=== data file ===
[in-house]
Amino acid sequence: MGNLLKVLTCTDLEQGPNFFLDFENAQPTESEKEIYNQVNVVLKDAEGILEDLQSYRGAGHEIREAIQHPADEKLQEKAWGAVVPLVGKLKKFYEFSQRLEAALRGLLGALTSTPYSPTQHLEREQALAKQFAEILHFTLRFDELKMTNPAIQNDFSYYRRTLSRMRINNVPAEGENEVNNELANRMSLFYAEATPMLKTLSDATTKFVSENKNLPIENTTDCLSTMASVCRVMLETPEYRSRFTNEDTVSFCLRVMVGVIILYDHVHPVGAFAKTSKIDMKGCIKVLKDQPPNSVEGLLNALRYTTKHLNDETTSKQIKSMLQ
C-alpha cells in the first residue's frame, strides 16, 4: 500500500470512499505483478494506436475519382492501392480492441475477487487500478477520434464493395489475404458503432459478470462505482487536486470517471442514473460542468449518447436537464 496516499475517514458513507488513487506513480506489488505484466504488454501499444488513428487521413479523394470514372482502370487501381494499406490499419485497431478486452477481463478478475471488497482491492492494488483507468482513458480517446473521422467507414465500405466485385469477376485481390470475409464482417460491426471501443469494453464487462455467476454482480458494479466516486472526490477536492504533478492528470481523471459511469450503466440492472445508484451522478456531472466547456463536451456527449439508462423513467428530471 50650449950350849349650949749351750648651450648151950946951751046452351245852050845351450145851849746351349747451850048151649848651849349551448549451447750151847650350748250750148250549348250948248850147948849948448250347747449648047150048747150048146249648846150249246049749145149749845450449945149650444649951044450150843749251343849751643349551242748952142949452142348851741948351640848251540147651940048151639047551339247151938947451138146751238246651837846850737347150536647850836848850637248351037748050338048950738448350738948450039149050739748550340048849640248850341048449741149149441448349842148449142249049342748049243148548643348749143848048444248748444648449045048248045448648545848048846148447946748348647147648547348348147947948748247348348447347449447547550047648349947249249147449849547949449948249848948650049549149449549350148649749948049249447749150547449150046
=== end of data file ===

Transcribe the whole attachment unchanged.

[in-house]
Amino acid sequence: MGNLLKVLTCTDLEQGPNFFLDFENAQPTESEKEIYNQVNVVLKDAEGILEDLQSYRGAGHEIREAIQHPADEKLQEKAWGAVVPLVGKLKKFYEFSQRLEAALRGLLGALTSTPYSPTQHLEREQALAKQFAEILHFTLRFDELKMTNPAIQNDFSYYRRTLSRMRINNVPAEGENEVNNELANRMSLFYAEATPMLKTLSDATTKFVSENKNLPIENTTDCLSTMASVCRVMLETPEYRSRFTNEDTVSFCLRVMVGVIILYDHVHPVGAFAKTSKIDMKGCIKVLKDQPPNSVEGLLNALRYTTKHLNDETTSKQIKSMLQ
C-alpha cells in the first residue's frame, strides 16, 4: 500500500470512499505483478494506436475519382492501392480492441475477487487500478477520434464493395489475404458503432459478470462505482487536486470517471442514473460542468449518447436537464 496516499475517514458513507488513487506513480506489488505484466504488454501499444488513428487521413479523394470514372482502370487501381494499406490499419485497431478486452477481463478478475471488497482491492492494488483507468482513458480517446473521422467507414465500405466485385469477376485481390470475409464482417460491426471501443469494453464487462455467476454482480458494479466516486472526490477536492504533478492528470481523471459511469450503466440492472445508484451522478456531472466547456463536451456527449439508462423513467428530471 50650449950350849349650949749351750648651450648151950946951751046452351245852050845351450145851849746351349747451850048151649848651849349551448549451447750151847650350748250750148250549348250948248850147948849948448250347747449648047150048747150048146249648846150249246049749145149749845450449945149650444649951044450150843749251343849751643349551242748952142949452142348851741948351640848251540147651940048151639047551339247151938947451138146751238246651837846850737347150536647850836848850637248351037748050338048950738448350738948450039149050739748550340048849640248850341048449741149149441448349842148449142249049342748049243148548643348749143848048444248748444648449045048248045448648545848048846148447946748348647147648547348348147947948748247348348447347449447547550047648349947249249147449849547949449948249848948650049549149449549350148649749948049249447749150547449150046